Author--Larry Webb

Taming Little Ike

It’s two weeks before their wedding and Andy and Jen have just moved into their new home. They are planting a commemorative tree in the side yard when the mail truck stops at their curbside mail box. The delivery man climbs out of his vehicle and waddles towards them. Their first thought is that there will probably need to be another upward revision for the caterer—which has already cost them dearly. Instead, he presents Andy with a registered letter with no return address. 

He opens the letter and discovers that Mandy, the girl he took to the senior prom in high school and ended up with in the back seat of his father’s car with his pants down to his ankles, beer cans strewn all over the place, and a cop banging on his window with a flashlight, is sending his nine year old son, who he didn’t know existed for a weekend visit. 

Jen loses it and threatens to shoot the plane out of the sky before settling down and accepting the situation. Ike, whose picture looks like a miniature clone of Andy, shows up on Saturday morning with scraggly, unkempt, purple hair, a skull and crossbones earring, and an attitude. The stewardess has two documents for him to sign—an airline agreement for safe delivery of the minor and another registered letter from the Miami court system. Mandy has terminated all parental rights and turned the child over to Andy.


I downloaded Taming Little Ike on Tuesday and finished it on Wednesday. I laughed when Ike got stung and tears when Jen fell and Ike called her mom. I completely enjoyed the whole book and rated it five stars. Will read another one soon.

Judy Hazelo
Still shopping? A local author has a great book out for kids and adults, "Taming Little Ike," that can be purchased for the Nook or Kindle or paperback through Barnes & Noble, from Amazon, or directly from his website Imagine that your wedding is two weeks away and the postman shows up with a letter from an old girlfriend letting you know that you have a nine-year old son (prom night) who will be arriving at the airport and waiting for you to pick him up. Talk about a kid with an attitude -- and your new life begins. A funny, too true story that is a very entertaining read.

 Excellent Read!, October 24, 2011
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This review is from: Taming Little Ike (Kindle Edition)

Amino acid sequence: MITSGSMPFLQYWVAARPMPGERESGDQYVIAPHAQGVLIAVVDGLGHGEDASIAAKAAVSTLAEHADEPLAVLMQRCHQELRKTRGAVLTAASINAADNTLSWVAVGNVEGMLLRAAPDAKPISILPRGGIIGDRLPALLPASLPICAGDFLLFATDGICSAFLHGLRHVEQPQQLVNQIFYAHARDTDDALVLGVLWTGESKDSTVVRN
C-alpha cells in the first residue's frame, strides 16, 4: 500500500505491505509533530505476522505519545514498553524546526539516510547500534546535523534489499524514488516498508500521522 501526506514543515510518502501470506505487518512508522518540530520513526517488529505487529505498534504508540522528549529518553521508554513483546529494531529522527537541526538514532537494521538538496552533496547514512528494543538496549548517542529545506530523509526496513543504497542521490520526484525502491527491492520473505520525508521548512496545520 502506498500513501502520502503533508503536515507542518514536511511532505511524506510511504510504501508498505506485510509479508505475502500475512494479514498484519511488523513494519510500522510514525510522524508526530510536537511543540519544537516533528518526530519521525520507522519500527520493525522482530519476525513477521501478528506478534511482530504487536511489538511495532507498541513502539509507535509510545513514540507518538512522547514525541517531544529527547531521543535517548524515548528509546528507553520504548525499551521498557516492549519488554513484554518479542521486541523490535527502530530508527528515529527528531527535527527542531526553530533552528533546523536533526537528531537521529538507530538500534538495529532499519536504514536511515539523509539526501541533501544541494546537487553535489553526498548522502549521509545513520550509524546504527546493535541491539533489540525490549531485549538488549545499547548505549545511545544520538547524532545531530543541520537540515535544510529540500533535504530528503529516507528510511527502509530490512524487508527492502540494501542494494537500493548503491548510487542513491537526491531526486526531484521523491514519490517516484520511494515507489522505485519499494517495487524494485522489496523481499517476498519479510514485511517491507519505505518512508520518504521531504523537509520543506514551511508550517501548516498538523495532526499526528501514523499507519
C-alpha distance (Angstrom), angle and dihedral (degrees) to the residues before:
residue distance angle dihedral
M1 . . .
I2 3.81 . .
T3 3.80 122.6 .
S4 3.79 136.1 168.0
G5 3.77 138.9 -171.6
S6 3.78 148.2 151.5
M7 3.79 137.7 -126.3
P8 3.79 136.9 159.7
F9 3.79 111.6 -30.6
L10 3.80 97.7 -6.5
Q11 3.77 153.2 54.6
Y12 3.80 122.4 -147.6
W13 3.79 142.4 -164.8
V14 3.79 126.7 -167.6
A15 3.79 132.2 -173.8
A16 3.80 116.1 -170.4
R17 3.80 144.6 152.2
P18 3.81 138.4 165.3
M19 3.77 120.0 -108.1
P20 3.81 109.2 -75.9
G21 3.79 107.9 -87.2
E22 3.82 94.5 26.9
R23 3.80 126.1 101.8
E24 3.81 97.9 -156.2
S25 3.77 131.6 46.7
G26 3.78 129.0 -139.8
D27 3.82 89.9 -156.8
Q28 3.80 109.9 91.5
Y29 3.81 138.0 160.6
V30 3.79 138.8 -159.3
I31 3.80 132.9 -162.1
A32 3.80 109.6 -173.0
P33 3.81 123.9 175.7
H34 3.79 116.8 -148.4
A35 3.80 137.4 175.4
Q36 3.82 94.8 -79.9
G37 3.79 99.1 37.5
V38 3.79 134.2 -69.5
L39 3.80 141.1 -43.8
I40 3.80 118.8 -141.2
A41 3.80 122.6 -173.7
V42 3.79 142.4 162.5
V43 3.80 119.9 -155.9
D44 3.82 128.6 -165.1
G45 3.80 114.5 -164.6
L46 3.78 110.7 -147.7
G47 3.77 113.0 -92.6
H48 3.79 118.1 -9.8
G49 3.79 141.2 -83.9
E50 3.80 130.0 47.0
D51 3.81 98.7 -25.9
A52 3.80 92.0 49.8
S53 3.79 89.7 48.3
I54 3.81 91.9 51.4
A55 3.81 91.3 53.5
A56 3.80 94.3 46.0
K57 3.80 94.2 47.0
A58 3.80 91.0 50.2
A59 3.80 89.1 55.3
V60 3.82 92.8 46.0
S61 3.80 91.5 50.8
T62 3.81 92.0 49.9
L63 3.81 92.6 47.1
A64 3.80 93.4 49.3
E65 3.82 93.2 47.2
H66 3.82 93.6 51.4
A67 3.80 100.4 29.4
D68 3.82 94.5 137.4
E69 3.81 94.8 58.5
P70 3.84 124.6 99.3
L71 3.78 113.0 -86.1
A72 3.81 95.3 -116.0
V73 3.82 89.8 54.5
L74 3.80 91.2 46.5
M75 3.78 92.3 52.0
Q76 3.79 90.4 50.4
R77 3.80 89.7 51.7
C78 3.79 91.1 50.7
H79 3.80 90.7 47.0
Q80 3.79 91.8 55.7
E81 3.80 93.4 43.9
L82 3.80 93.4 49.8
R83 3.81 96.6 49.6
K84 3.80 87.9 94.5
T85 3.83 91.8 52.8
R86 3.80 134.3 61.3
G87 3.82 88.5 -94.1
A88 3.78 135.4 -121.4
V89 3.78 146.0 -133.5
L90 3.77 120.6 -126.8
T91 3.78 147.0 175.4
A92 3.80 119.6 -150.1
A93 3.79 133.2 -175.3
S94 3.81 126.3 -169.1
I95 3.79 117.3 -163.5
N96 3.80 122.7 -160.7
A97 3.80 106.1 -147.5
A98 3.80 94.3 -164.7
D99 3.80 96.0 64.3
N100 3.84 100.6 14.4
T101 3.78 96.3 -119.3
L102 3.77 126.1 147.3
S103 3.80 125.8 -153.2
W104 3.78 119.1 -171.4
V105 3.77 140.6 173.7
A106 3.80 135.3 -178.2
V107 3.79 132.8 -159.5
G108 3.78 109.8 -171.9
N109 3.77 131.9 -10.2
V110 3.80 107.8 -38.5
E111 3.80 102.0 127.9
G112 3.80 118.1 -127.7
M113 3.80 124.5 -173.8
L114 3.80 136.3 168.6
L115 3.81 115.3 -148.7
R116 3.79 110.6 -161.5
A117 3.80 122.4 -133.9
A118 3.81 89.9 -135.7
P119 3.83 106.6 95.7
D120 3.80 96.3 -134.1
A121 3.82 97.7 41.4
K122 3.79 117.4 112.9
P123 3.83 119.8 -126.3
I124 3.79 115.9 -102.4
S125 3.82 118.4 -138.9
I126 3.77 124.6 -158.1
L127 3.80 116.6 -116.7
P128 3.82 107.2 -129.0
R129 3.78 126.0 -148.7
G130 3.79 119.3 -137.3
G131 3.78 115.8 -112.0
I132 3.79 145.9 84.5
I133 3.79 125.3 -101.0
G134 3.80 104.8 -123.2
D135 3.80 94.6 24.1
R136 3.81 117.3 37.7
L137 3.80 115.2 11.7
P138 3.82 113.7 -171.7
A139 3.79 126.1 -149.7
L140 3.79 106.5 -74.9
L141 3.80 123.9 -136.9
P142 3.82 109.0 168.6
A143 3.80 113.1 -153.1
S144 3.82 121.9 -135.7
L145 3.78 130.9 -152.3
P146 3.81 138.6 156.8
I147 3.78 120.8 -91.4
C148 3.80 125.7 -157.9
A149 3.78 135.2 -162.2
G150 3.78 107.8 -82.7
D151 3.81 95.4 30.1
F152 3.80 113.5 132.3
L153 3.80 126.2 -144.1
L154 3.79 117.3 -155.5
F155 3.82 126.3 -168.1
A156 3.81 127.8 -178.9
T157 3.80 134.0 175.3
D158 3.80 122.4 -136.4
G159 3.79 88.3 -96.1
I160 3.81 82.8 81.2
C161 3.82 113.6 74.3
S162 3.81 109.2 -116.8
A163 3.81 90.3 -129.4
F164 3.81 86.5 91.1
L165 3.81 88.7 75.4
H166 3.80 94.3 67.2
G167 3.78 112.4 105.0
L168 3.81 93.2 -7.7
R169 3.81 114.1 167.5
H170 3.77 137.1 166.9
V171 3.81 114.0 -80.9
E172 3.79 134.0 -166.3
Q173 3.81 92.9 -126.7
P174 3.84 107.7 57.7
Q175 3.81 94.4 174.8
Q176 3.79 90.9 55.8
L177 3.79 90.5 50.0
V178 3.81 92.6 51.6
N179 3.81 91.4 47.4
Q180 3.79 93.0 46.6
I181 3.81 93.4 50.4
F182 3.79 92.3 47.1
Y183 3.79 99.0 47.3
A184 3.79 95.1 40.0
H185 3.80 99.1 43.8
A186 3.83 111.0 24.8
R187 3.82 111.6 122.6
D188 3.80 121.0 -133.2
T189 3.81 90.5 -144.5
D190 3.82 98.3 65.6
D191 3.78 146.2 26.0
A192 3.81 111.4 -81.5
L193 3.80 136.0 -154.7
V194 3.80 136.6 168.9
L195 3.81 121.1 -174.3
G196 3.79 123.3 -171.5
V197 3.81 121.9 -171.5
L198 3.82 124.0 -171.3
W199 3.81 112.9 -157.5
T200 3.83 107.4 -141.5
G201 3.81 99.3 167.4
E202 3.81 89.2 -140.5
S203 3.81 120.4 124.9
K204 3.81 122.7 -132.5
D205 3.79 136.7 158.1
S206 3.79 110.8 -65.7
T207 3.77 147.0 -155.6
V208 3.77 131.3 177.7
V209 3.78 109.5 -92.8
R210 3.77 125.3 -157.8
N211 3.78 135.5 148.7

Good Book - good story. Quick read and leaves you with a warm, fuzzy fealing at the end. Enjoyed the references to places I'm familiar with, as I grew up in the area where this book is set.

5.0 out of 5 stars Spend some time with Ike!, November 2, 2011
By JimP - See all my reviews
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This review is from: Taming Little Ike (Kindle Edition)
This is an enjoyable read that is different from the books in Larry Webb's "As Life Goes On" series. At first I was surprised at the slow pace of the book, but it turns out this is a low-key, gentler book than the books featuring Jeremy and Scott ("As Life Goes On" and "As Life Moves On"). This is a book about a family that forms in an unusual way and how everyone in the family has to adjust to the situation to become a family. As usual when I review one of Larry's books, I object to some of the language the author uses because I still think the most natural audience for Larry's books are teenagers (he disagrees) and I would rather that some of the bad language didn't appear in the book for that reason, but then again I've lived a sheltered life and am kind of a prude and so maybe most people--teenagers included--would not be bothered by the occasional swear word and off-color phrase. The main characters are all nice people and there are a lot of funny episodes along the way, so I would recommend the book for anyone not looking for crazy plot twists or other storytelling fireworks.

"Taming Little Ike" might not be a five-star book like "Gone with the Wind" is a five-star book, but Larry is my friend and I can't help giving him a friendship star or two in my reviews. Good job Larry and I'm looking forward to "As Life Continues," the third book in the "As Life Goes On" series.

My favorite overall theme of "Taming Little Ike" is the feeling of a parent taking the responsibility of having a child, even if he didn't know he had a child for the first 9 years of that boy's life. Yet, in sharp contrast, how another parent could allow her child to be abused and eventually choose the abuser over her own child! It felt so good to read about the love and acceptance given to that little boy! The broad spectrum of the father's and step-mother's feelings and their parenting was portrayed so well. I felt like I knew the family and wanted to say "Job well done" to them. Thank you Larry Webb, for another enjoyable book!